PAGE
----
Advantage to Feds as Zazi Case Expands
The government slapped another one of its cards down on the table Thursday morning when it charged the most famous airport shuttle driver in American history, Najibullah Zazi, with conspiracy to use a weapon of mass destruction (really: conspiracy to detonate a bomb). The new count brings with it the possibility of a life sentence, without parole, and thus is of a more serious magnitude than the original charge, lying to federal agents, with which Zazi had been tagged last weekend in Denver.
(AP Photo/Ed Andrieski)
The case against Zazi now becomes a true terror case—it won't be long before terror support charges are added to the blend-- and at first blush it seems much sounder than many of the other terror cases we've seen over the past half decade. For example, the allegations against Zazi and "unknown others" are much more detailed, and specific, than were the allegations and evidence presented against Jose Padilla, the once-upon-a-time-dirty bomber who ultimately was convicted of terror support (after the briefest of jury deliberations) in Florida.
For example, the feds say they have videotape of Zazi, and others, purchasing large quantities of hydrogen peroxide and acetone from Colorado beauty shops—ingredients, government lawyers say, that other terror suspects have tried to use to make bombs. They say they found a suspicious scale in his apartment and incriminating bomb-making instructions on his computer. They say they've found backpacks that might have been used in an attack. And they say they have evidence of Zazi attending a terror training camp in Pakistan.
Some of this evidence may turn out to be less incriminating than it now seems—this almost always happens, especially in these cases that start off with such hype. Some of the allegations may even prove false. But at this moment, with the rest of the case staring us in the face, and albeit with only one side of the story told, this case looks like one of the strongest terror cases the feds have been able to muster since Richard Reid tried to light his shoe on fire on a plane in front of a hundred witnesses.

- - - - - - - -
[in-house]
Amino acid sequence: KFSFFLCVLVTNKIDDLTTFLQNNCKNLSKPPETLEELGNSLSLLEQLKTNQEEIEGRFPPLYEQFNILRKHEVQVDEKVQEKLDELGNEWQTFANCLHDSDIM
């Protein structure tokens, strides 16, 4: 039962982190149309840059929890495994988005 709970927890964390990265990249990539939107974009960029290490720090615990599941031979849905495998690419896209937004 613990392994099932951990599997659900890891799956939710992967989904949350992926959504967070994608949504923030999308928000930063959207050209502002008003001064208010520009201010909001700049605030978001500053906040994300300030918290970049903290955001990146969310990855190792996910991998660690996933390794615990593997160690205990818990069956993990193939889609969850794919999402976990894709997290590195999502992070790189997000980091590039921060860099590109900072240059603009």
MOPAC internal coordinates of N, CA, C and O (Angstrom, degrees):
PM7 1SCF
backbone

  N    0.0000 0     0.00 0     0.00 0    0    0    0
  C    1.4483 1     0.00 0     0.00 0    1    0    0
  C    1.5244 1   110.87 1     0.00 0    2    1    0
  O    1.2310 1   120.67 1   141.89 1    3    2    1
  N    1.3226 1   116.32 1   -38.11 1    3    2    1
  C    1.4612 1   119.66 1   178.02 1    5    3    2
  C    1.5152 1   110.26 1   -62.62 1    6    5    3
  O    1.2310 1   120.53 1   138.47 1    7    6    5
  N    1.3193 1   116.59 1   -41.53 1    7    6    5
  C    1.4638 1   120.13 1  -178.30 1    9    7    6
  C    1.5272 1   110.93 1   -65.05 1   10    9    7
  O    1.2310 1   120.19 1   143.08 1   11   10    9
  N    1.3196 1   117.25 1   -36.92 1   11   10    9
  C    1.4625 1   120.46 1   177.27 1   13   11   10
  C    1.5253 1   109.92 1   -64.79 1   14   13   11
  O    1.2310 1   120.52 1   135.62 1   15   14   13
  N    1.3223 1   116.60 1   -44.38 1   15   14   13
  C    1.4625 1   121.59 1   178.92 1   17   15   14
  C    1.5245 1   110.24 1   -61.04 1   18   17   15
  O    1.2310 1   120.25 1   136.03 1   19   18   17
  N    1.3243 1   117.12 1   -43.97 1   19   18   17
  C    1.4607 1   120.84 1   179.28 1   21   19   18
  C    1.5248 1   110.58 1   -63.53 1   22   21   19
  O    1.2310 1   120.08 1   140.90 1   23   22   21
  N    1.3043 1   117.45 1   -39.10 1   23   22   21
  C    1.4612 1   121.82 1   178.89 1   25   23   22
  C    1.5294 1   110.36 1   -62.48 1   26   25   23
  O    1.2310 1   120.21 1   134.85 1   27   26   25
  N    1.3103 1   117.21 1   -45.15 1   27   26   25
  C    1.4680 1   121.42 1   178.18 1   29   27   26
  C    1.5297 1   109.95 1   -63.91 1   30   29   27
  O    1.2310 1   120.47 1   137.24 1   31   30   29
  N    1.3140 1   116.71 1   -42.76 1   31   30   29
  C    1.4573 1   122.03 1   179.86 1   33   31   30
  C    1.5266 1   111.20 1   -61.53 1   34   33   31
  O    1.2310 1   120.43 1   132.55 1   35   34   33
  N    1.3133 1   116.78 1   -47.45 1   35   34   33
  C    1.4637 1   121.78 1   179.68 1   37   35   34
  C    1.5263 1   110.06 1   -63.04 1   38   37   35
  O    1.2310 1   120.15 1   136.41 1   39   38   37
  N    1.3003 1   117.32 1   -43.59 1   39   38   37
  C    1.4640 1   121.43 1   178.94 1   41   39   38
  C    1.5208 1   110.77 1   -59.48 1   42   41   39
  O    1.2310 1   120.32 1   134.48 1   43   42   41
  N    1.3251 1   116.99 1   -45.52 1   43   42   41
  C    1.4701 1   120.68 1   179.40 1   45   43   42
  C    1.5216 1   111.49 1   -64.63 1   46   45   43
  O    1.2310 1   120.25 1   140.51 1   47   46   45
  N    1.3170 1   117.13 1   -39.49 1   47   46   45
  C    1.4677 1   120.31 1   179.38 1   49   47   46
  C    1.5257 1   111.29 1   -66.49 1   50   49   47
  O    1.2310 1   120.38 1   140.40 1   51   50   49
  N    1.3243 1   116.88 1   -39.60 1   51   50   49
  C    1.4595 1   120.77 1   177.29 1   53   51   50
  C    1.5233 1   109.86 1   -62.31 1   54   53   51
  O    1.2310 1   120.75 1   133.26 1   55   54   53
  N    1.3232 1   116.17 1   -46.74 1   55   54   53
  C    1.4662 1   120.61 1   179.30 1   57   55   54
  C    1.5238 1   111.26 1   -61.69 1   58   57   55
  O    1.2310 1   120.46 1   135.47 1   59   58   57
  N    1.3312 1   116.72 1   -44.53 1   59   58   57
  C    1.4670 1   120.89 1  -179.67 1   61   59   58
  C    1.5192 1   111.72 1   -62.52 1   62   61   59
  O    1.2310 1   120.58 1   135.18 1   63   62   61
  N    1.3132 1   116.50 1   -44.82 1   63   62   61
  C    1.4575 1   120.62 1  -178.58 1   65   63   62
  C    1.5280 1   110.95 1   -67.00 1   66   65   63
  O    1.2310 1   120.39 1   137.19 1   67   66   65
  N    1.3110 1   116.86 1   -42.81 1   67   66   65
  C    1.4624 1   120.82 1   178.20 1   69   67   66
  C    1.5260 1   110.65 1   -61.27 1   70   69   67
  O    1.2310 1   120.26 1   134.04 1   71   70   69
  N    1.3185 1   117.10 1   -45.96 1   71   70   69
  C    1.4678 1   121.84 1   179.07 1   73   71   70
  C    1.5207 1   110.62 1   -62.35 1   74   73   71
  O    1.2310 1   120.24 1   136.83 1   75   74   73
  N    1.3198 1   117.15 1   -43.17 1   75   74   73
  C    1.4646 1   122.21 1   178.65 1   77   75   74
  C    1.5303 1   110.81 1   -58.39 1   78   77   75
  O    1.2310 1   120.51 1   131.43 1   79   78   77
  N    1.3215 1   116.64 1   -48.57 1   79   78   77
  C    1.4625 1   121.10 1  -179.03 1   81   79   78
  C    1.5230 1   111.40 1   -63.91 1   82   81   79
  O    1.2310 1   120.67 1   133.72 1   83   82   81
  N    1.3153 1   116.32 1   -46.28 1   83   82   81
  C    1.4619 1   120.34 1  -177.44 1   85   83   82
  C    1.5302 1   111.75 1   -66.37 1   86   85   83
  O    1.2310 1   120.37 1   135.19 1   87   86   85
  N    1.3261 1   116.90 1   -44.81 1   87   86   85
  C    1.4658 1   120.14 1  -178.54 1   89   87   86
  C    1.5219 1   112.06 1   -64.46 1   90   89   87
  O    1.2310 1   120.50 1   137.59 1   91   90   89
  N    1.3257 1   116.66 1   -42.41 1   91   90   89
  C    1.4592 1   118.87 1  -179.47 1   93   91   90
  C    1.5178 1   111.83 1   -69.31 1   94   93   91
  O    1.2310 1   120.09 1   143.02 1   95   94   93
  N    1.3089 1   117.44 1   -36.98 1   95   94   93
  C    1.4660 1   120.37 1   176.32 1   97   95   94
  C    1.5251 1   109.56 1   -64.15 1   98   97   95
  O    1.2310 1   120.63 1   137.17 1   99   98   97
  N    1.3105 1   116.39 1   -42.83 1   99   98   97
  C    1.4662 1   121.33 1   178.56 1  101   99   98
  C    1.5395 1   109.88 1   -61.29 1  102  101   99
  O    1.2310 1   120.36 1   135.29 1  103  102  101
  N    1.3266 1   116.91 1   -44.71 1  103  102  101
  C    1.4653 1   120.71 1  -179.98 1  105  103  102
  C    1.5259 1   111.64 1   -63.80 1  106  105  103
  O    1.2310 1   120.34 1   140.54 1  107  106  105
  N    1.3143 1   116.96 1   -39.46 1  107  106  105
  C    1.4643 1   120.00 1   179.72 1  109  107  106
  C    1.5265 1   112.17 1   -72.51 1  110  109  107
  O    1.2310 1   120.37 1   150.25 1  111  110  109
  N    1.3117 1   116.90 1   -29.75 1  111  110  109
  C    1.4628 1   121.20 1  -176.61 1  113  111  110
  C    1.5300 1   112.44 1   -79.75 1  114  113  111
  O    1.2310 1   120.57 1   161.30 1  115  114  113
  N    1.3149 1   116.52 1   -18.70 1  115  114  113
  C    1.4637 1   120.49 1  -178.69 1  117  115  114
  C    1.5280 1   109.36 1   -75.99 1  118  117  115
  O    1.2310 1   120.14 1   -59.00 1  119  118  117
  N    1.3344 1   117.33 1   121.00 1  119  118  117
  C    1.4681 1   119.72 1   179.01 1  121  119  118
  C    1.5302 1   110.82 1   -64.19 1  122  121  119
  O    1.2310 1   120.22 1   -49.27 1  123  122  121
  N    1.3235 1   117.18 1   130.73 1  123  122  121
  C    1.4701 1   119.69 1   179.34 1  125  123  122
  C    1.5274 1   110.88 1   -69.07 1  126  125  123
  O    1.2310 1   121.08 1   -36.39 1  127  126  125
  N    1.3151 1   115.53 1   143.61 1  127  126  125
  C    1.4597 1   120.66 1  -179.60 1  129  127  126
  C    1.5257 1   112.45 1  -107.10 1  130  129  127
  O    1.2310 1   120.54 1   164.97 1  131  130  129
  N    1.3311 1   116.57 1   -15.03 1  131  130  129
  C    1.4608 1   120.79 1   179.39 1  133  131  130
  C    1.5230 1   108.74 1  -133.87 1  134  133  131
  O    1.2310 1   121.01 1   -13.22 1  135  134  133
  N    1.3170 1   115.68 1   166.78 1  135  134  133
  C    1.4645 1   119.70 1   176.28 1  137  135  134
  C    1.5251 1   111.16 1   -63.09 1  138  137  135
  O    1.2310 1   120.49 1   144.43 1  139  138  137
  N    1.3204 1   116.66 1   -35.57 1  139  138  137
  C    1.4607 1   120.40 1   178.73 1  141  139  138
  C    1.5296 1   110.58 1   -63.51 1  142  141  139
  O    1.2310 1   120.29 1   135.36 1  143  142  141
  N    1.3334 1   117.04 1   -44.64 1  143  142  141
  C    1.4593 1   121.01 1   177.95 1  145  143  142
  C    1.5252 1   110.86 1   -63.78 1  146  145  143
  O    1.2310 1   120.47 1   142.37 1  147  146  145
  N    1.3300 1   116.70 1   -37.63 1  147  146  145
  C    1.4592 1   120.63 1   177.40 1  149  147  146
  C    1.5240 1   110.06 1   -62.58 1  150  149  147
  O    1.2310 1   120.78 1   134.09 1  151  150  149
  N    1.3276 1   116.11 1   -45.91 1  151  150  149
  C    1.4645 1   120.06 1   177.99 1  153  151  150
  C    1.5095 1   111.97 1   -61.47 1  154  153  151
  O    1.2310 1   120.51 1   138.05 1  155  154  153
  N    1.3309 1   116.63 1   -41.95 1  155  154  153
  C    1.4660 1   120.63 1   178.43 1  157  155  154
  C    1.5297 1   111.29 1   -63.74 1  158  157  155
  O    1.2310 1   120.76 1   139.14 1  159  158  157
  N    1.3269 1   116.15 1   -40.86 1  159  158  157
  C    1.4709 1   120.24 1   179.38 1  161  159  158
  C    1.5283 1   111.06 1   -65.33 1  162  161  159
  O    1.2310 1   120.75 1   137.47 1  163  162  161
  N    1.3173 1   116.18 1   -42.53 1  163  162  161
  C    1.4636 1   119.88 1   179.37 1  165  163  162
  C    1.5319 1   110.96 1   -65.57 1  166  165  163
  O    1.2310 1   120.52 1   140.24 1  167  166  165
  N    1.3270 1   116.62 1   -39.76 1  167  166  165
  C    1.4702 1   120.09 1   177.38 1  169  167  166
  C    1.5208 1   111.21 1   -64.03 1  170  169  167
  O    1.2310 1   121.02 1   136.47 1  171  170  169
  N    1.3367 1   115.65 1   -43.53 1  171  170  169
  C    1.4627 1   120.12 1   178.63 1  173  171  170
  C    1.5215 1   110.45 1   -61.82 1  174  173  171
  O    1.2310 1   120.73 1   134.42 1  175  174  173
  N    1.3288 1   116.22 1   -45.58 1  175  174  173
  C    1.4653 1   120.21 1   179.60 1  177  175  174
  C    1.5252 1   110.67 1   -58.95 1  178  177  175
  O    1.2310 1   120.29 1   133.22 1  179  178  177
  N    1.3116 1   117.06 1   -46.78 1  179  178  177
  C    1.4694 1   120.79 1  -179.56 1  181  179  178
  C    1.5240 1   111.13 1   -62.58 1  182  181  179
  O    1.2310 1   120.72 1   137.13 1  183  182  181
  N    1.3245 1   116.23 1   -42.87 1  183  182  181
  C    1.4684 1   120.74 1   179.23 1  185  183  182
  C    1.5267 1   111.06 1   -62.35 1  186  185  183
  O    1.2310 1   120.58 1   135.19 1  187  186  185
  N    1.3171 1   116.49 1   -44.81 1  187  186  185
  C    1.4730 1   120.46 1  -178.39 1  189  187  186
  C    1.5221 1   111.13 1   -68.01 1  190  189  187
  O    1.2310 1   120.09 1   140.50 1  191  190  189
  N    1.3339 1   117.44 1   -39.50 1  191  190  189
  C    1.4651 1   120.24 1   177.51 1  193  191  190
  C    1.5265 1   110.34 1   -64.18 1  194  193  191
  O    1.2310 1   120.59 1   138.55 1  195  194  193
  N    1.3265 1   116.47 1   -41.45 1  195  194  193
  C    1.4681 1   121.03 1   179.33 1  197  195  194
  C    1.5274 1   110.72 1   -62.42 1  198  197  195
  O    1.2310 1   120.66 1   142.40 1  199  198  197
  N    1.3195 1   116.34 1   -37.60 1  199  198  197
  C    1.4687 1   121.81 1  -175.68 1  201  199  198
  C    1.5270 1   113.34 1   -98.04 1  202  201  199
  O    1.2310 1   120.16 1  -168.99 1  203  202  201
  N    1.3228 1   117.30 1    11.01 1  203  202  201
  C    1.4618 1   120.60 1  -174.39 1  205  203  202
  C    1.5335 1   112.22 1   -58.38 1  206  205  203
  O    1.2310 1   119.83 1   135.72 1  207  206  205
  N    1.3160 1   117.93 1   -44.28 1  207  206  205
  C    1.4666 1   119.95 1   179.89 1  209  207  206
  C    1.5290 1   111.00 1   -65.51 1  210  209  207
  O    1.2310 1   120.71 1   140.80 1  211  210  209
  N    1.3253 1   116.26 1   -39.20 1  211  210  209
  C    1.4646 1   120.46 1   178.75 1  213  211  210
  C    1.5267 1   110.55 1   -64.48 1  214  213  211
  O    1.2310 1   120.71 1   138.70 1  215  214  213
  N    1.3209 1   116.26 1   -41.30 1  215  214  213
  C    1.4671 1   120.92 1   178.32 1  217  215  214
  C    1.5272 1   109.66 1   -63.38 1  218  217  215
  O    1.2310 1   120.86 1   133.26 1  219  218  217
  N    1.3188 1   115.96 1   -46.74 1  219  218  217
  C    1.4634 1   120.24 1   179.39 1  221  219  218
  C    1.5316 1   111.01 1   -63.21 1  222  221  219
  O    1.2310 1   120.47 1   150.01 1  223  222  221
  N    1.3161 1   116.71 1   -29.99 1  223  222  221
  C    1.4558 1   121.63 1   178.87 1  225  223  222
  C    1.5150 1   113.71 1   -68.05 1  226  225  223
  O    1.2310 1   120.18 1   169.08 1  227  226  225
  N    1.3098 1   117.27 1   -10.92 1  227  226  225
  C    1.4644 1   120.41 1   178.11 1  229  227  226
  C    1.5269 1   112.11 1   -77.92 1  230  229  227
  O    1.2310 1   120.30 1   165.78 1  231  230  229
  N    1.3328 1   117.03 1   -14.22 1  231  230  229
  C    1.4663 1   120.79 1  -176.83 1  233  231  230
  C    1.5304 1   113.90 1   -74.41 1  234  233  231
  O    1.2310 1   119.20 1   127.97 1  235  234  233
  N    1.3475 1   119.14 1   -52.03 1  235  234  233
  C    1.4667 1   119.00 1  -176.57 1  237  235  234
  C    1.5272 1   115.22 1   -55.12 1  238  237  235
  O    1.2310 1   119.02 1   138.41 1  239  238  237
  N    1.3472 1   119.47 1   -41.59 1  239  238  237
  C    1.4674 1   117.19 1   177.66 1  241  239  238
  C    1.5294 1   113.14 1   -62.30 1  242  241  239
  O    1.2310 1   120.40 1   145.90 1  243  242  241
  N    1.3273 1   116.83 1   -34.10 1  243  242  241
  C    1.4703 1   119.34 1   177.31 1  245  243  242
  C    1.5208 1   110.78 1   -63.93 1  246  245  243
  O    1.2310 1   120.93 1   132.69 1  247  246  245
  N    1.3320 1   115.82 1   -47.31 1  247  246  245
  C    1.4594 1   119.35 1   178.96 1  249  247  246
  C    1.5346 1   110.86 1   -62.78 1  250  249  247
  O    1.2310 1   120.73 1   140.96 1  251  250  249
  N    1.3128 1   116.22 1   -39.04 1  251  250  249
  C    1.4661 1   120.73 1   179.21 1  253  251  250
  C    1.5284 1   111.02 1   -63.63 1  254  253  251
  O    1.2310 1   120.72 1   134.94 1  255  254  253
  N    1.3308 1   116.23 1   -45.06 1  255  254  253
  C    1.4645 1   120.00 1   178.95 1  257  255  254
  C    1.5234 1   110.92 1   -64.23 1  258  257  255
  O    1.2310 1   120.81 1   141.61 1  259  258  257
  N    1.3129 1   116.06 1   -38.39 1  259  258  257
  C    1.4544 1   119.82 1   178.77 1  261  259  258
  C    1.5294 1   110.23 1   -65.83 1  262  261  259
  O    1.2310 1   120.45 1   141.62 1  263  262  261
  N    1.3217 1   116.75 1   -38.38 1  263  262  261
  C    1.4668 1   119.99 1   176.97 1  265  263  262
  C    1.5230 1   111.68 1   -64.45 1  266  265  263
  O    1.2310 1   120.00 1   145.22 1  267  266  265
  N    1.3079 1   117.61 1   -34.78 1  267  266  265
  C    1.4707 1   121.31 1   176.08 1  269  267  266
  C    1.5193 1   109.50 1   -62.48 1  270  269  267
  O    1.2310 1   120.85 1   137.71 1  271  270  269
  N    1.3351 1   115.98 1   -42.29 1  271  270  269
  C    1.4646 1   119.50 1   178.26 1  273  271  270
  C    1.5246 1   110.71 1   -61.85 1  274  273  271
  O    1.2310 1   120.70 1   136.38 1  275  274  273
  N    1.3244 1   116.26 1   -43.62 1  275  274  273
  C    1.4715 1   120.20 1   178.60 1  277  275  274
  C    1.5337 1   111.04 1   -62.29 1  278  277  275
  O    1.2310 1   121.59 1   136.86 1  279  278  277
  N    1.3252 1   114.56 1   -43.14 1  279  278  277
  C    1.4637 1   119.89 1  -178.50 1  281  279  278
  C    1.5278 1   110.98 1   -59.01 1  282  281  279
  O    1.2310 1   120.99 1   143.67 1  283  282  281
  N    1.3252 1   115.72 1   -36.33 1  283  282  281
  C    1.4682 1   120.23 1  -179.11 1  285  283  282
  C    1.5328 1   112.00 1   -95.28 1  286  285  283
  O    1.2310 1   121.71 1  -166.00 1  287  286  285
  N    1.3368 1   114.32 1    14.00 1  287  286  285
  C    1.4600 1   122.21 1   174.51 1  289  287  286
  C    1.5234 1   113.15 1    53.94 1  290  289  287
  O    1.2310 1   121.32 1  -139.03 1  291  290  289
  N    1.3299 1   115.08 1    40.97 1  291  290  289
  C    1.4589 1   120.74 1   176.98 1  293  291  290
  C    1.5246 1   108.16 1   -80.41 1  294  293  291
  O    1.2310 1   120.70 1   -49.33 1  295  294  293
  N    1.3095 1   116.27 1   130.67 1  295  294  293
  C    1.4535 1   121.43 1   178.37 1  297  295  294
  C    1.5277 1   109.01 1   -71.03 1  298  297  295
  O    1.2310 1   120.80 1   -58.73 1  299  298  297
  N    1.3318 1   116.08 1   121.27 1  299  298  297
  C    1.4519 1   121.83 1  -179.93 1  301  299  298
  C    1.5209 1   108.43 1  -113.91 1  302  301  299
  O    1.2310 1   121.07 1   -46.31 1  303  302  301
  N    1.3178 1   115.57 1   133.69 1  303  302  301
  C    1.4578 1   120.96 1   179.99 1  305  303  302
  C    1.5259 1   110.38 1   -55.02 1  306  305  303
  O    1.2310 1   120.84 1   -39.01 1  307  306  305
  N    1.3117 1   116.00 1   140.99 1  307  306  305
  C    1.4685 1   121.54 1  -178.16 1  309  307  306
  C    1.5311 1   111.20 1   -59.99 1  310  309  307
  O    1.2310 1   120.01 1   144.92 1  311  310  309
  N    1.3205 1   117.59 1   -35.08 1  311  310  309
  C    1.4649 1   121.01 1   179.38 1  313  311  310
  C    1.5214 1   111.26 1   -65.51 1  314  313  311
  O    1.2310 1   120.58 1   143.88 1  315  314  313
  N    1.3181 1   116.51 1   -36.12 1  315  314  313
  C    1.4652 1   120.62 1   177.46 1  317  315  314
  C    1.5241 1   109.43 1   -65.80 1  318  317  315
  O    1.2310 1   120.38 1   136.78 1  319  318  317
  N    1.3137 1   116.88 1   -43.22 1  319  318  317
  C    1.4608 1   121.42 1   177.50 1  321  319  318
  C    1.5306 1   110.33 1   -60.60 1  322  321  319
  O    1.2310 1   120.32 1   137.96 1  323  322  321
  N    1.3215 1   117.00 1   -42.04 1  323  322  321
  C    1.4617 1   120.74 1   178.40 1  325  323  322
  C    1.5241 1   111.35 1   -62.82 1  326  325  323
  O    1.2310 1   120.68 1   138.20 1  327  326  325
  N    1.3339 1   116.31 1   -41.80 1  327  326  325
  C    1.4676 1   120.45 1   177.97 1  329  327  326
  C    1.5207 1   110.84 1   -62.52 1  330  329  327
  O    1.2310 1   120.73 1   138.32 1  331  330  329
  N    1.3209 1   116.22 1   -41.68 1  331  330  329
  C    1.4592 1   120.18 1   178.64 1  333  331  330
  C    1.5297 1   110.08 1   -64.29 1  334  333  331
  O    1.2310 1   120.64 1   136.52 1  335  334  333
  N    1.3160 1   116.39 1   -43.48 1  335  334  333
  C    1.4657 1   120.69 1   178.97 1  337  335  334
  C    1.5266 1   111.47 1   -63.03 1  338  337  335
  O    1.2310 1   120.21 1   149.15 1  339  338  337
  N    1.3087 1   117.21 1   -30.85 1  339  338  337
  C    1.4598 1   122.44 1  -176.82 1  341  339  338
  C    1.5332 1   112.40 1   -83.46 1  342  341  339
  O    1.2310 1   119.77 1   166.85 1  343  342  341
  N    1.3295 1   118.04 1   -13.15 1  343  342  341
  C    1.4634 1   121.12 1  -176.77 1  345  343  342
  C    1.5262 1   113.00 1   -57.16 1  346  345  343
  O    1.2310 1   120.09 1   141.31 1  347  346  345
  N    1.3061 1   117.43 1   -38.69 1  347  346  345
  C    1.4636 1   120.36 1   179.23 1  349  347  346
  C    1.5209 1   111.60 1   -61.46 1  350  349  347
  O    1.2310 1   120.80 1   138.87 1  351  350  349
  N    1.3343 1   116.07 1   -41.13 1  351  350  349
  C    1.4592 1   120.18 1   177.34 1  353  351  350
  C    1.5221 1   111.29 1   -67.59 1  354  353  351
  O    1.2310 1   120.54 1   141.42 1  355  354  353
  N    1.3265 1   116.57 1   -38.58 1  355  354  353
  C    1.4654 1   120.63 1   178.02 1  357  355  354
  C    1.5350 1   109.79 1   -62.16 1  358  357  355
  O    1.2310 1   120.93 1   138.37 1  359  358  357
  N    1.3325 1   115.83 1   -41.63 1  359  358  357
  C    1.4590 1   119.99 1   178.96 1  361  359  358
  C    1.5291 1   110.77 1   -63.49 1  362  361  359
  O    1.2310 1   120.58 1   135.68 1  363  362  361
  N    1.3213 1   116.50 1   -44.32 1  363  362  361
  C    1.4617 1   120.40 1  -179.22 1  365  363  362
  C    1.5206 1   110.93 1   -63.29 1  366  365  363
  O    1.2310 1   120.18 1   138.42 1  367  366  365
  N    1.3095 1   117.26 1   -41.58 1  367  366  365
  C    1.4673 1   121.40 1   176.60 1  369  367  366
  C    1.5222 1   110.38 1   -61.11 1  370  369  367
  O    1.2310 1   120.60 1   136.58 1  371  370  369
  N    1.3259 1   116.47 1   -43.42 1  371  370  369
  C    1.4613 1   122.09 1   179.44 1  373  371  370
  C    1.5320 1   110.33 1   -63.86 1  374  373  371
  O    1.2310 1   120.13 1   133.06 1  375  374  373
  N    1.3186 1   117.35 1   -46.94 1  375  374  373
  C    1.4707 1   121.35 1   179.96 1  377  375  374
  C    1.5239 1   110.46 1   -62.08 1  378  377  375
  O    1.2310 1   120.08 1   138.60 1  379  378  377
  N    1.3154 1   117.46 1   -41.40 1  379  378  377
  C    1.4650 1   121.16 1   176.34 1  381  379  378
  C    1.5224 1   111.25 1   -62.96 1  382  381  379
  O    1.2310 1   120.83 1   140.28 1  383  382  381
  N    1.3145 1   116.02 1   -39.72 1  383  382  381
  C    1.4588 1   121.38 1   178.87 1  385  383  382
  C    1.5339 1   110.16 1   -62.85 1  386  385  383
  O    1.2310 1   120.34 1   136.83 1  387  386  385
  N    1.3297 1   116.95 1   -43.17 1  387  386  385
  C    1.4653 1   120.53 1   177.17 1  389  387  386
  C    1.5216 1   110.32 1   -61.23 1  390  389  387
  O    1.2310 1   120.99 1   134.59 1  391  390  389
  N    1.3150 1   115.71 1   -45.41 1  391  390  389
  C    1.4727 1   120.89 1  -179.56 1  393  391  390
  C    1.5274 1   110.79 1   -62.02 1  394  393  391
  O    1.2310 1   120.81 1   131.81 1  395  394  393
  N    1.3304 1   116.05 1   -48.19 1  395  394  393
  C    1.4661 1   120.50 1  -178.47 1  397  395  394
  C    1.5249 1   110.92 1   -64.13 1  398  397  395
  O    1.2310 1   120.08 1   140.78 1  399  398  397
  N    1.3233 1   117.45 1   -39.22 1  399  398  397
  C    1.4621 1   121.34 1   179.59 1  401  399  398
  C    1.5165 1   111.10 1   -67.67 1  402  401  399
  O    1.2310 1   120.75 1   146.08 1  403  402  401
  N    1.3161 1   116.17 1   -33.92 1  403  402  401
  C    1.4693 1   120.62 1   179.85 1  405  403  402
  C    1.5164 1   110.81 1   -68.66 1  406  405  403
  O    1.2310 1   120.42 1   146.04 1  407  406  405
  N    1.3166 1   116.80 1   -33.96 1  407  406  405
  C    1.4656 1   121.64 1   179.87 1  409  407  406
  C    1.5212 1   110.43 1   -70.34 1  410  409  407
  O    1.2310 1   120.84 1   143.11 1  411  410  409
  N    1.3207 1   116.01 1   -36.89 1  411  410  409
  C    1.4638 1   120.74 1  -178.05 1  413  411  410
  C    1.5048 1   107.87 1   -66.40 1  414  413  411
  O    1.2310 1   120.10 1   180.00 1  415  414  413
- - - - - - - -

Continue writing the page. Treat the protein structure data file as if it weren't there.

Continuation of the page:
If Thursday's new charge answered some of the questions swirling around the investigation it surely raised many more. For example, you can't be the sole member of a conspiracy. So if Zazi "conspired" to make a bomb with whom did he conspire? Where are the other men or women who may have been involved in the plot? Who are these "unknown others" who allegedly helped Zazi shop for peroxide? Do the feds know who they are? If so, why have those folks not also been charged?
(AP Photo/Ed Andrieski)
The new charge (and the life sentence it could bring) also brings a new level of scrutiny upon Arthur Folsom, the young attorney in Colorado who advised his client, Zazi, to talk with federal agents last week—for three straight days. Did Folsom bring Zazi in to make a deal? Did Zazi insist that he be allowed to talk to the feds even though he has a constitutional right to remain silent? Will Zazi end up being a government informant against these alleged other co-conspirators? Could either Zazi or Folsom truly have believed things would work out okay last week after the initial allegations surfaced?
Zazi will now be moved to New York, where he will almost certainly get a new lawyer who will almost certainly spend a great deal of time trying to undo what Folsom has already done. The defense will claim that there are legitimate uses for peroxide, and acetone, and that it is not illegal to have purchase or possess a passel of new backpacks. Folsom is already on record as saying that Zazi was unaware that there were bomb-making plans on his laptop. We've seen many of these defenses before in these sorts of cases—and they almost always fail.
So there you have it. On Saturday night, the government charged Zazi with making false statements just to get him and his father off the street. On Thursday morning, the contours of the case became clearer. And, if Zazi truly is the terrorist the government says he is, it likely won't be but a few more days or weeks until we see more allegations, more charges, and more defendants thrown into the mix.
Andrew Cohen is CBS News' Chief Legal Analyst and Legal Editor. CourtWatch is his new blog with analysis and commentary on breaking legal news and events. For columns on legal issues before the beginning of this blog, click here. You can also follow him on Twitter.
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